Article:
6 rules relative age dating
The teacher should tell the students that there are two basic principles used by geologists to determine the sequence of ages of rocks.
They are: Principle of superposition: Younger sedimentary rocks are deposited on top of older sedimentary rocks.
4) To demonstrate how the rate of radioactive decay and the buildup of the resulting decay product is used in radiometric dating of rocks. (A single watch or clock for the entire class will do.) 6) Piece of paper marked TIME and indicating either 2, 4, 6, 8, or 10 minutes.
5) To use radiometric dating and the principles of determining relative age to show how ages of rocks and fossils can be narrowed even if they cannot be dated radiometrically. 2) Large cup or other container in which M & M's can be shaken. 7) 128 small cards or buttons that may be cut from cardboard or construction paper, preferably with a different color on opposite sides, each marked with "U-235" all on one colored side and "Pb-207" on the opposite side that has some contrasting color.
In other words, during 704 million years, half the U-235 atoms that existed at the beginning of that time will decay to Pb-207. Many elements have some isotopes that are unstable, essentially because they have too many neutrons to be balanced by the number of protons in the nucleus.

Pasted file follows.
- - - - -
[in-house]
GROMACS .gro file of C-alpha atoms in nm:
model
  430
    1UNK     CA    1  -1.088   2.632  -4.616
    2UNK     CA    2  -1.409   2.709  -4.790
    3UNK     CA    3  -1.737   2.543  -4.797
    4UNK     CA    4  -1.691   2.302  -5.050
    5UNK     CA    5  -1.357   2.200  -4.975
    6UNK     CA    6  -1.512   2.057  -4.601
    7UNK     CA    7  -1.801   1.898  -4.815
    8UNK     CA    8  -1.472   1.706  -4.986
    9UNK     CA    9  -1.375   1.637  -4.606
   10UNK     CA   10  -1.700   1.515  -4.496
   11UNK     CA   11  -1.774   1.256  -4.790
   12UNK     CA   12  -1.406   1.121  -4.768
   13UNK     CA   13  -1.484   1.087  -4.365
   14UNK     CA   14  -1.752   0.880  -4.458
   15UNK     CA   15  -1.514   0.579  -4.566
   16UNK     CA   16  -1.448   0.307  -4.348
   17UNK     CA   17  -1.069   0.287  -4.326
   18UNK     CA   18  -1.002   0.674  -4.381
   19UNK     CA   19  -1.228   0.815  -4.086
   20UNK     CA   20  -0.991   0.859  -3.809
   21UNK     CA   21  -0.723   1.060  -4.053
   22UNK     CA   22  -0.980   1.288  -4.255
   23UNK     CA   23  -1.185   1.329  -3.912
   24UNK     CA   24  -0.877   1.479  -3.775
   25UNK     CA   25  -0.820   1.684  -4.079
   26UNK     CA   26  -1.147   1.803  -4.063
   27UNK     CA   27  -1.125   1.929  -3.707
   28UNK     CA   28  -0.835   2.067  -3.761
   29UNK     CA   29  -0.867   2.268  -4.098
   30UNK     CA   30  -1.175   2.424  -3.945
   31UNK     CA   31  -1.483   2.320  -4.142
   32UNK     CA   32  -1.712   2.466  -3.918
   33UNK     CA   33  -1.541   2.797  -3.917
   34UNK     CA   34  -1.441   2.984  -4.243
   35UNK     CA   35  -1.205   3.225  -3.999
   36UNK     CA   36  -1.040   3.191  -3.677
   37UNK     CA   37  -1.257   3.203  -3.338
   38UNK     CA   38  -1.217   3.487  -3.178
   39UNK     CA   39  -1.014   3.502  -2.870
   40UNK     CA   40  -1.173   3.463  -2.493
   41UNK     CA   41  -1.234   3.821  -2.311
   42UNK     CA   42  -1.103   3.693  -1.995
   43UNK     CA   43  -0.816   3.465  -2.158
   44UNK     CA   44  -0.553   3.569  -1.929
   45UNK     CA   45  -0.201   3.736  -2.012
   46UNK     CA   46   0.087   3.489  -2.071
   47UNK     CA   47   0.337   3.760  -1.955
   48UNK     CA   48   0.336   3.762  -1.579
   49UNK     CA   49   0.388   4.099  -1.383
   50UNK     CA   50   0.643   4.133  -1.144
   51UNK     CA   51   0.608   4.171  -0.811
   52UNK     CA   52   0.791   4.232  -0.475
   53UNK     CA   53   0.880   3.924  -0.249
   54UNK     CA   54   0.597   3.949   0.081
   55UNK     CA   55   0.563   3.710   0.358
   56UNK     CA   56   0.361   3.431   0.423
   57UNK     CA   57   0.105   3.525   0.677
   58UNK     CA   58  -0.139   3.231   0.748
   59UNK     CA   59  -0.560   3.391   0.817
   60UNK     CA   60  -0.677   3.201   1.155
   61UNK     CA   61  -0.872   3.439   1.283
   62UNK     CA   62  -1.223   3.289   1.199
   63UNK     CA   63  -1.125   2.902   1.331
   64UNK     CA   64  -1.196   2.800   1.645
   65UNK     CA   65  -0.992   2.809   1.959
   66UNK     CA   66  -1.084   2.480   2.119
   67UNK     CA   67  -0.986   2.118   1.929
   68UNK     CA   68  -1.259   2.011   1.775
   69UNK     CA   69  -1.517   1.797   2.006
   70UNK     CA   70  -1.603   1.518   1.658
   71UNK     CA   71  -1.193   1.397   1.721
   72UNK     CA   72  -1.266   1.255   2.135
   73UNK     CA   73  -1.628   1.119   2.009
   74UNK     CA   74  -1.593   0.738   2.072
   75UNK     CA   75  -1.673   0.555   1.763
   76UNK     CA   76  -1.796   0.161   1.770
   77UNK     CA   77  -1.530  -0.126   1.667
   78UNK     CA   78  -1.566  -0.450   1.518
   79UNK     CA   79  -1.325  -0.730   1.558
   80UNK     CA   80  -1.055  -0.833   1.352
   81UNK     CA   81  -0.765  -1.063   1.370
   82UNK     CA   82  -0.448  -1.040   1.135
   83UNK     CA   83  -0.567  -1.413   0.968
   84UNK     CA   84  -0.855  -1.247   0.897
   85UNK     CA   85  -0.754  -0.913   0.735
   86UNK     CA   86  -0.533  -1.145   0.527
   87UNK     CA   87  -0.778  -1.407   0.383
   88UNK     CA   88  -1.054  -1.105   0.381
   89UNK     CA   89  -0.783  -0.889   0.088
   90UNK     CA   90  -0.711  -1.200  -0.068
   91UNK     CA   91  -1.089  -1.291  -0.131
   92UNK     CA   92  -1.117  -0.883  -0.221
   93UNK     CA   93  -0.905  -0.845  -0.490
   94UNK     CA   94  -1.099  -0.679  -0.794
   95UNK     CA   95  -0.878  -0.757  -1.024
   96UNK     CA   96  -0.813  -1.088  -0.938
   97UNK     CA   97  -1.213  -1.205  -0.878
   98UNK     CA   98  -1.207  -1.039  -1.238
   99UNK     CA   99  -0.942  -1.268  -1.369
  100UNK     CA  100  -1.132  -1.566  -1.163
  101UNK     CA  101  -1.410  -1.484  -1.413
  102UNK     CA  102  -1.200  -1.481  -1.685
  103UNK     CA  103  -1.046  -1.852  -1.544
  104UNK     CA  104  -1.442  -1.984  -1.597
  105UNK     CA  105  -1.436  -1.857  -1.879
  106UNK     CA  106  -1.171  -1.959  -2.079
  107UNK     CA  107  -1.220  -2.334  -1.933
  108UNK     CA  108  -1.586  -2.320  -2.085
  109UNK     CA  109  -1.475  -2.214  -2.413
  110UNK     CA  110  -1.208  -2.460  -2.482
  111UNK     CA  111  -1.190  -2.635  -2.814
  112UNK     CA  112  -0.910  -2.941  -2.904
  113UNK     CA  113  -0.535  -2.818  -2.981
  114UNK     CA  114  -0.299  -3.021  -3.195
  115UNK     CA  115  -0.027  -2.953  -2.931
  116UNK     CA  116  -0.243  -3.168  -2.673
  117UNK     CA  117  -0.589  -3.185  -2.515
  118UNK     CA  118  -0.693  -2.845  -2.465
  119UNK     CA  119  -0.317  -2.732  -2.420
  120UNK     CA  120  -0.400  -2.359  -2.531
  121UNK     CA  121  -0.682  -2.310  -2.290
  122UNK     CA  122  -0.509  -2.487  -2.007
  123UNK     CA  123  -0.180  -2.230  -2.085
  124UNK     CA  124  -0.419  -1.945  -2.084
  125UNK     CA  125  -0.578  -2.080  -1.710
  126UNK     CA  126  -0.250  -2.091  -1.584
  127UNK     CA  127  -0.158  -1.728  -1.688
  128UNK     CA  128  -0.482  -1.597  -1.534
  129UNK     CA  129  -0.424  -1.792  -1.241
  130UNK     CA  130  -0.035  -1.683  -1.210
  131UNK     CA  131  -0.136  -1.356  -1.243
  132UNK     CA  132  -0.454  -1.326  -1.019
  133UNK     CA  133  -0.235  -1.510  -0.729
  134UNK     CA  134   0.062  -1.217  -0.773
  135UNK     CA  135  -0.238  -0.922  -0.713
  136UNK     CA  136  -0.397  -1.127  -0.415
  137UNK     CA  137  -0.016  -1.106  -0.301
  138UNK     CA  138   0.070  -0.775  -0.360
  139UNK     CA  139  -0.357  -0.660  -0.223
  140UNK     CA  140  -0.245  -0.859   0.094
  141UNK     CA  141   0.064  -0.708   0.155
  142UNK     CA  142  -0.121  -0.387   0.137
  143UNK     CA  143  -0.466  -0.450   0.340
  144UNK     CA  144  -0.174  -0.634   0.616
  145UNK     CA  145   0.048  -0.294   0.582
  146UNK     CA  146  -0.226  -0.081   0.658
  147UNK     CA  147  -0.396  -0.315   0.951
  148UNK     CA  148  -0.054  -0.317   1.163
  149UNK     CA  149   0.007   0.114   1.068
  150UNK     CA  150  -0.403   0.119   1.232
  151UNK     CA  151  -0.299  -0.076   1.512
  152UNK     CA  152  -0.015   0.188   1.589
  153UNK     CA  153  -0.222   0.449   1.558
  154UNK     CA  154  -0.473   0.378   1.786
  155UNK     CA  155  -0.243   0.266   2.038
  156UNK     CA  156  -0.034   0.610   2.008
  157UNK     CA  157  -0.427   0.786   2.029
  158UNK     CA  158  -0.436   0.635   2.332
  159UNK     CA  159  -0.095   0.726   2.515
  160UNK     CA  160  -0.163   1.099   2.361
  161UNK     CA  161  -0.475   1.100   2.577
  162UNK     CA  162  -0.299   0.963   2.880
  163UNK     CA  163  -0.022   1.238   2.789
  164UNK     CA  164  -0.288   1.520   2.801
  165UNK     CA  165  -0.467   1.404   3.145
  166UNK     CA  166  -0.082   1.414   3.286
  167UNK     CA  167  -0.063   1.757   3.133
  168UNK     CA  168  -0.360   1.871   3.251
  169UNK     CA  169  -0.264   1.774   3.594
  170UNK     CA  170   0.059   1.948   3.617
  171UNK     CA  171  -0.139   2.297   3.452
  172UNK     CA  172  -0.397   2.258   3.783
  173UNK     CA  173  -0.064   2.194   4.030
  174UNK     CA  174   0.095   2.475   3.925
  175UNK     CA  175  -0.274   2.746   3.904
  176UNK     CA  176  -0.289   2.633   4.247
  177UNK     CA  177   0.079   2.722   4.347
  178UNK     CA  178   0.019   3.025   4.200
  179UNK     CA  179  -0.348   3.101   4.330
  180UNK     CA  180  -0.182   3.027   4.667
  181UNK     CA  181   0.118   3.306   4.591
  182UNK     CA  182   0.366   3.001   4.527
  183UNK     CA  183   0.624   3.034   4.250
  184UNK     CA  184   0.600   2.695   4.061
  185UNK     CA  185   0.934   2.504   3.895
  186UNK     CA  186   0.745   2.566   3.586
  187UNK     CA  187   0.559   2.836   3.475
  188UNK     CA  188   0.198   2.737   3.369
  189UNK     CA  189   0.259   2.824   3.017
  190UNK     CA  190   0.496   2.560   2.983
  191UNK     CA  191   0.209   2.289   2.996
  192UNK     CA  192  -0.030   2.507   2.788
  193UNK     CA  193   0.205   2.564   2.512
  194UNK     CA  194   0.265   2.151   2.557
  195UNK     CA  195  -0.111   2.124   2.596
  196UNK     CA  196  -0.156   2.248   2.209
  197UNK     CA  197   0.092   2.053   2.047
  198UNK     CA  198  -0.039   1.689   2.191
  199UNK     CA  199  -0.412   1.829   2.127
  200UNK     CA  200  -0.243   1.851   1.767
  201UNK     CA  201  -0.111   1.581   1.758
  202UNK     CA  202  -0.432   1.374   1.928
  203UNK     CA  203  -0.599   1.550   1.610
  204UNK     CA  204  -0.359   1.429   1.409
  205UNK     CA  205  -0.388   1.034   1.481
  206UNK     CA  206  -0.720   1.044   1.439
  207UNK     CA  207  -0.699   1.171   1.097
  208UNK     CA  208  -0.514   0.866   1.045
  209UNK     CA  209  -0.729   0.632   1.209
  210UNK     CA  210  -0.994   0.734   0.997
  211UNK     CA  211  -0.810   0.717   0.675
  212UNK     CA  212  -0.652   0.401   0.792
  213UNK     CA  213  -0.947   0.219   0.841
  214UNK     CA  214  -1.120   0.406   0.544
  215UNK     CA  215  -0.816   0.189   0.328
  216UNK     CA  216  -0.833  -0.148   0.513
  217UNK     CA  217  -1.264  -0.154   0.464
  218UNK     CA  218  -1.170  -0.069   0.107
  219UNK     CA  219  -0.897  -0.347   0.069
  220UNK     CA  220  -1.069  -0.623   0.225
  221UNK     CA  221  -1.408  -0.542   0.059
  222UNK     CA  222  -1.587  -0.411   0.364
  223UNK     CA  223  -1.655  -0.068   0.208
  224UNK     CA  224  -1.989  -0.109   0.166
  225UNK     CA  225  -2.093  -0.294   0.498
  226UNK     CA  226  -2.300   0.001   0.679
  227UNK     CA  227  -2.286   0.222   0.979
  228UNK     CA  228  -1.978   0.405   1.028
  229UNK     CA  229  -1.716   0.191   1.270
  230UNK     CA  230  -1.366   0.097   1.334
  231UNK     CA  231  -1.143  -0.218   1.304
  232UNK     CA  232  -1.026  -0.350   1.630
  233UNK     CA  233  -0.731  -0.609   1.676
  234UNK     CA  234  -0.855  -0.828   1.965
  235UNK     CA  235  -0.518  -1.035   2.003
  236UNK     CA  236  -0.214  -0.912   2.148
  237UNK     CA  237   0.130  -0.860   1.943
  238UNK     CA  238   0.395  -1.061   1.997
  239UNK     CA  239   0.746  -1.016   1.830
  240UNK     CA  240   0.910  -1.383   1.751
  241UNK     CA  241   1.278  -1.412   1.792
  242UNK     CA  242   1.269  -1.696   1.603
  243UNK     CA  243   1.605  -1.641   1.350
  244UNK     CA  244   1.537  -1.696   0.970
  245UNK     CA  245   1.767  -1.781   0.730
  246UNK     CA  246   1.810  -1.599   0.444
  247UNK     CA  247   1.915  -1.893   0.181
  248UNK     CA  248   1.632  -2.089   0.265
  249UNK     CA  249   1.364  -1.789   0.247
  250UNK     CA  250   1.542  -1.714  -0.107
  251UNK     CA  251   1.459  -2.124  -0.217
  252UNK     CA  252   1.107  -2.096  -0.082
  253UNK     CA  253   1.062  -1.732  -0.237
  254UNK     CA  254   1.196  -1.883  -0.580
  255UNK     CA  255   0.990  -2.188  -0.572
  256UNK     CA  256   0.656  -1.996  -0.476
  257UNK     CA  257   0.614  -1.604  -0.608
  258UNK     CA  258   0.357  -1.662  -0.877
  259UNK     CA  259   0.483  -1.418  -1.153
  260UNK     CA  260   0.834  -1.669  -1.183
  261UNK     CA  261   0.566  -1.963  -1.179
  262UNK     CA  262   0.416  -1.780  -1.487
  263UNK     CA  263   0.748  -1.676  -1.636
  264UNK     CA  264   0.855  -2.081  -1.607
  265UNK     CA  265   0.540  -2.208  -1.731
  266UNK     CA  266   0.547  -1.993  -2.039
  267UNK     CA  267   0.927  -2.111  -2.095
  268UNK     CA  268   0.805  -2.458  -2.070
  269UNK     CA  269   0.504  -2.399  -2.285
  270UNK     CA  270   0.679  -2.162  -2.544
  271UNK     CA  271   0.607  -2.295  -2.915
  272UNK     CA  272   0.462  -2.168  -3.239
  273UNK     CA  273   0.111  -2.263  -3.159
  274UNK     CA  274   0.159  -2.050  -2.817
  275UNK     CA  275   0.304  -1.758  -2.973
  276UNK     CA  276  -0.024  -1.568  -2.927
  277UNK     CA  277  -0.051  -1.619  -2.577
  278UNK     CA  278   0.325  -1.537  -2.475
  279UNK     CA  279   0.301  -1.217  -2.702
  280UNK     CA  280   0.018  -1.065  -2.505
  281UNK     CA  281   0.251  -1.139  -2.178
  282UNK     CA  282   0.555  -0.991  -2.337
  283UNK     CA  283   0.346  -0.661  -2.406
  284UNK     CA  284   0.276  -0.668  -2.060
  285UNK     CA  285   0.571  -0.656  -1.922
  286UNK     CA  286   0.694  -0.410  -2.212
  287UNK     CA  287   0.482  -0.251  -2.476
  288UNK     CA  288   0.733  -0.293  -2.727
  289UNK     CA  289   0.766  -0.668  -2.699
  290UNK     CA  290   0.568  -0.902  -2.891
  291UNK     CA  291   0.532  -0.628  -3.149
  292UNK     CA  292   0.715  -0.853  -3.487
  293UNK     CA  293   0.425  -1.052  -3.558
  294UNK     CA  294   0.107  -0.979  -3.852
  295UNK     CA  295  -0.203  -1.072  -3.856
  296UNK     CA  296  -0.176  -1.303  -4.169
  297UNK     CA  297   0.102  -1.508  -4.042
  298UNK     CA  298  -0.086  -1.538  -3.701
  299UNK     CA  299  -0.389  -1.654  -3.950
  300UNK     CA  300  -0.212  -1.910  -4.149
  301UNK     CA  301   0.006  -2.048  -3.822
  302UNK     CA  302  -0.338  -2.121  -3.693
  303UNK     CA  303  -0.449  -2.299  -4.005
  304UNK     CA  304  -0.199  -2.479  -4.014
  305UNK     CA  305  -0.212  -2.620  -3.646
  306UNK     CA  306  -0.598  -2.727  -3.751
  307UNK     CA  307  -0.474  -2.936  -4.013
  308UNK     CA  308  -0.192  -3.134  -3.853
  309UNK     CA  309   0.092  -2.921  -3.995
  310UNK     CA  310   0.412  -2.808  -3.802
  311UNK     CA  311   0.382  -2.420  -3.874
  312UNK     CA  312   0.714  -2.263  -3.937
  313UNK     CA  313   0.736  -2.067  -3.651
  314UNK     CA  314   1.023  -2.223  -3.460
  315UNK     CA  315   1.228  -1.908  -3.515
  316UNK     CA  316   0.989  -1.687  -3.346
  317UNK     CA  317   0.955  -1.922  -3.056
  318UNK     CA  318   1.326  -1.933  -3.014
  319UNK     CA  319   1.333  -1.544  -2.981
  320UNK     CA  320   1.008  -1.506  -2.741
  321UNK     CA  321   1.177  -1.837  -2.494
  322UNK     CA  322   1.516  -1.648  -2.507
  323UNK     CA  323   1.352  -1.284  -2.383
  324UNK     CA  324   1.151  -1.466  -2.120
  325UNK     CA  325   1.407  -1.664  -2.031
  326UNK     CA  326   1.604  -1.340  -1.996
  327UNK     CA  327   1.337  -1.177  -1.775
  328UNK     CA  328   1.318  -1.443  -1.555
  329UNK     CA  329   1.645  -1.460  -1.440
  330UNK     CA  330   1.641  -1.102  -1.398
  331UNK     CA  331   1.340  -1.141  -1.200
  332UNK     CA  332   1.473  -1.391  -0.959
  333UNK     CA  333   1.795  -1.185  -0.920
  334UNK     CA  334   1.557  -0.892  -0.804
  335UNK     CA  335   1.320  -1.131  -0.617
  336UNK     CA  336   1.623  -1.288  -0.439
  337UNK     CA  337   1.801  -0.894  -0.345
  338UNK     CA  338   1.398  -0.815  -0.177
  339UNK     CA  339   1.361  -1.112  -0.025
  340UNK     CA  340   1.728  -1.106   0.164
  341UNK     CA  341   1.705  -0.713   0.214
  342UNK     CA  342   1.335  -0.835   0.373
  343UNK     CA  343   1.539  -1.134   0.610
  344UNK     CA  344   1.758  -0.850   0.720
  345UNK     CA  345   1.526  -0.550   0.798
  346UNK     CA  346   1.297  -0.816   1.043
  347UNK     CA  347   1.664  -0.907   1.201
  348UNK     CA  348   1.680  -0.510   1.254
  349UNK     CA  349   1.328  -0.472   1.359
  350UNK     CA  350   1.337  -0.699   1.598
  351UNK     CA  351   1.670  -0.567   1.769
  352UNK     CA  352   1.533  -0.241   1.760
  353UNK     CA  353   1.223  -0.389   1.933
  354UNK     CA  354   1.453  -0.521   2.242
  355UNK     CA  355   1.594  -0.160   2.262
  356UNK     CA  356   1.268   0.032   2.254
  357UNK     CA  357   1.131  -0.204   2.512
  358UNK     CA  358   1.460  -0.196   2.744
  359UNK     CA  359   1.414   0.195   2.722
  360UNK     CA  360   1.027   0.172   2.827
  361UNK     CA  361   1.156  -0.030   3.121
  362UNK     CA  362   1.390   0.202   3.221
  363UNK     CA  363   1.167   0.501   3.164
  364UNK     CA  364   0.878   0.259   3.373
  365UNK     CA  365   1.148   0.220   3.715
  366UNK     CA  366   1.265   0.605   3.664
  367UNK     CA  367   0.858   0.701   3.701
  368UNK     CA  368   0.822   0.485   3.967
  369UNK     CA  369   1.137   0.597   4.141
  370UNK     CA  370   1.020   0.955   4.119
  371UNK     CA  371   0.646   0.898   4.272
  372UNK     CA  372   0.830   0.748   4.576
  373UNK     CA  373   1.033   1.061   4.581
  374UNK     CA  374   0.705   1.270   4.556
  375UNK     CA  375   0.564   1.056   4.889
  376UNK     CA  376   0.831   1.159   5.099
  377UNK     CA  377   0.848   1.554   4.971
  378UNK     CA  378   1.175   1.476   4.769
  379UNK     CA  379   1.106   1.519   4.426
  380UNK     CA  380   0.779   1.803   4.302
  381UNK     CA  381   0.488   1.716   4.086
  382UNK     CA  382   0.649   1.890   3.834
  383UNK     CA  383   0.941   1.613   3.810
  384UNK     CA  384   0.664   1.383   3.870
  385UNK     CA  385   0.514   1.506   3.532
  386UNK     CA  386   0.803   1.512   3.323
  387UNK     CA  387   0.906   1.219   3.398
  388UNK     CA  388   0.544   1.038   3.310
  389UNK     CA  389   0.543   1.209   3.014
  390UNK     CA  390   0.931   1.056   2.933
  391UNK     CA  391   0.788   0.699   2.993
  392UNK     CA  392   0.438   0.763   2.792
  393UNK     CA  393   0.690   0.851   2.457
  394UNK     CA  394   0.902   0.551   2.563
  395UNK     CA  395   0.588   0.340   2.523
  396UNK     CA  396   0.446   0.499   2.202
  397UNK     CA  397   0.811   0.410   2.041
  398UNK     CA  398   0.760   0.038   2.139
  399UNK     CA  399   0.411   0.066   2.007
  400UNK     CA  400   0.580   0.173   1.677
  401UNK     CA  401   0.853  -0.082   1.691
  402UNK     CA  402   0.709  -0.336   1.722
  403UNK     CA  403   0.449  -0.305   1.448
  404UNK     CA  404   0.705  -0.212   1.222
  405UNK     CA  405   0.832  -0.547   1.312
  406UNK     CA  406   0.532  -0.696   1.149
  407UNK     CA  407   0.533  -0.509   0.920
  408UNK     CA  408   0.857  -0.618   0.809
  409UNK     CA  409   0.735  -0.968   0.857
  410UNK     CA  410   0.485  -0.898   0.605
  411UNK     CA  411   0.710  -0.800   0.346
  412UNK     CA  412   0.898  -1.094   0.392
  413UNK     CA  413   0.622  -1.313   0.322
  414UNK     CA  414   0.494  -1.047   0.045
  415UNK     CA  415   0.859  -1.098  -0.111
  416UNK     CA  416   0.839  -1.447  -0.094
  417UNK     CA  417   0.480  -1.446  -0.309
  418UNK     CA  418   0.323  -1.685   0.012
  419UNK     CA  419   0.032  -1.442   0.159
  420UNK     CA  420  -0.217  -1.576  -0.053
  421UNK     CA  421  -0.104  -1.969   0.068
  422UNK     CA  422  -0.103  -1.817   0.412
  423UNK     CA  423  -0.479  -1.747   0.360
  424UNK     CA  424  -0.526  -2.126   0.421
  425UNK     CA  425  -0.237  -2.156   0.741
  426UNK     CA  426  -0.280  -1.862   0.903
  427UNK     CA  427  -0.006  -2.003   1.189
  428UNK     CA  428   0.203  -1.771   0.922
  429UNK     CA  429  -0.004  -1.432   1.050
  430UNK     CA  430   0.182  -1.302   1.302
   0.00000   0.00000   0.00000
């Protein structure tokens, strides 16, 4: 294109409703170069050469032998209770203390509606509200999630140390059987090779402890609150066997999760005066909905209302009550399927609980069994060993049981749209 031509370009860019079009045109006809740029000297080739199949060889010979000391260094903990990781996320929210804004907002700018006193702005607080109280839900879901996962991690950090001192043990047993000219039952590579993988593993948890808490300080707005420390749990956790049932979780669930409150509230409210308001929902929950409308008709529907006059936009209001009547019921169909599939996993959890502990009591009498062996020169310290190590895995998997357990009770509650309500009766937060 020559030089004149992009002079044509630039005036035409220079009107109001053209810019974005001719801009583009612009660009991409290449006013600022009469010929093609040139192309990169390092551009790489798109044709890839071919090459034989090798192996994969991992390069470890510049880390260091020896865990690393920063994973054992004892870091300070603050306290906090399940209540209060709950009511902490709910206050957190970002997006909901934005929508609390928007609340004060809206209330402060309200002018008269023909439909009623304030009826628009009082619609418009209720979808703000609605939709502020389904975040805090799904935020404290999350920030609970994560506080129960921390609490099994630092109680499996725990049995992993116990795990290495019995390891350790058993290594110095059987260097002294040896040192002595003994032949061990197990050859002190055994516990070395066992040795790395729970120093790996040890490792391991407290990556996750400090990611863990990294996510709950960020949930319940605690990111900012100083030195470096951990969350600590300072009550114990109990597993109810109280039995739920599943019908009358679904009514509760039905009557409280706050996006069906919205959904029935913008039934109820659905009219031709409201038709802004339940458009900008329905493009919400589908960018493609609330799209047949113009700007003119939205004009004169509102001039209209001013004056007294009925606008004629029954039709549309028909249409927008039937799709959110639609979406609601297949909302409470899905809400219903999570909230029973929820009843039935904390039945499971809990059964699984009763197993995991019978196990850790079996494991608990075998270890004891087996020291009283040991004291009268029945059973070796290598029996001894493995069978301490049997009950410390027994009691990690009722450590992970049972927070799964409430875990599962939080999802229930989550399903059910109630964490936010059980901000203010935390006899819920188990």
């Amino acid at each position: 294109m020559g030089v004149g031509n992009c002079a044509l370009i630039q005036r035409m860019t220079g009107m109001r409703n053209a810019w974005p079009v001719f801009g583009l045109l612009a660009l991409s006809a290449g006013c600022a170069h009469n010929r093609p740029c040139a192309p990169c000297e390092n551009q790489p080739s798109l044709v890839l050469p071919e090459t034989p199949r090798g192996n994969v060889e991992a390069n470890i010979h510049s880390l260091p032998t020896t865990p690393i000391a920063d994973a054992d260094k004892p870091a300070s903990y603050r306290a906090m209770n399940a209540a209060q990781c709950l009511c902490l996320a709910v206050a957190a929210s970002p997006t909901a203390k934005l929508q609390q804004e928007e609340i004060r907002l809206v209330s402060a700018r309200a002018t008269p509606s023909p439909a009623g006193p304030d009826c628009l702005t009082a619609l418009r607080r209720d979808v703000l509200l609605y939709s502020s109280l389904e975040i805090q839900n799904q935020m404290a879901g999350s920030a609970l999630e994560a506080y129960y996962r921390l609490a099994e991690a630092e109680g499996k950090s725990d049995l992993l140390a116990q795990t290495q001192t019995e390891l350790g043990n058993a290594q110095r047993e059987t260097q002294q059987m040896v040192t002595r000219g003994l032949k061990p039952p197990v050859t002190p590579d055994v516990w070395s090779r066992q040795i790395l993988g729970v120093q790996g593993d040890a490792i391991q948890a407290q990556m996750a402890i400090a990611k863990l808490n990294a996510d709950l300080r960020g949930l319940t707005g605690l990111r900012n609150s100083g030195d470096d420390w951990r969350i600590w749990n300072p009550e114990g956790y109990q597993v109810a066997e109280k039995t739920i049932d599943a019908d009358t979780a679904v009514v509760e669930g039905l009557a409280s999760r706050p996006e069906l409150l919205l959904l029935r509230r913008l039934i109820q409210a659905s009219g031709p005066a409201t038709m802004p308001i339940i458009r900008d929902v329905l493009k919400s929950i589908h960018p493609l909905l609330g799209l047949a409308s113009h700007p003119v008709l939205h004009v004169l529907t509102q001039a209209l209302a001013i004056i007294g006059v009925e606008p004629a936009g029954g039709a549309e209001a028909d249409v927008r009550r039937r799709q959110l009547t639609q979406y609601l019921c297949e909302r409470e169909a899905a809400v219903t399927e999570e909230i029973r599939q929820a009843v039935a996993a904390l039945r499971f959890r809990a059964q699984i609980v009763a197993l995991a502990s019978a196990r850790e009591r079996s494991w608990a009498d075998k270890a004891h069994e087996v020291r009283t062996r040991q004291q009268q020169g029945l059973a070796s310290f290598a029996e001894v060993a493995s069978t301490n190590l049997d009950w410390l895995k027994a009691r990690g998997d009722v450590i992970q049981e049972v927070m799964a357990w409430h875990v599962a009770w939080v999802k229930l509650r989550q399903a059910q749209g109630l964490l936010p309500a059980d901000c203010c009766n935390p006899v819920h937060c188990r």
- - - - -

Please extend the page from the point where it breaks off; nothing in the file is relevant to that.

Each of these unstable isotopes has its own characteristic half life.
For example, U-235 is an unstable isotope of uranium that has 92 protons and 143 neutrons in the nucl eus of each atom.
3) To have students see that individual runs of statistical processes are less predictable than the average of many runs (or that runs with relatively small numbers involved are less dependable than runs with many numbers).
It is estimated to require four hours of class time, including approximately one hour total of occasional instruction and explanation from the teacher and two hours of group (team) and individual activities by the students, plus one hour of discussion among students within the working groups.
Explore this link for additional information on the topics covered in this lesson: This activity will help students to have a better understanding of the basic principles used to determine the age of rocks and fossils. Objectives of this activity are: 1) To have students determine relative age of a geologically complex area.
It wasn't until well into the 20th century that enough information had accumulated about the rate of radioactive decay that the age of rocks and fossils in number of years could be determined through radiometric age dating.
This activity on determining age of rocks and fossils is intended for 8th or 9th grade students.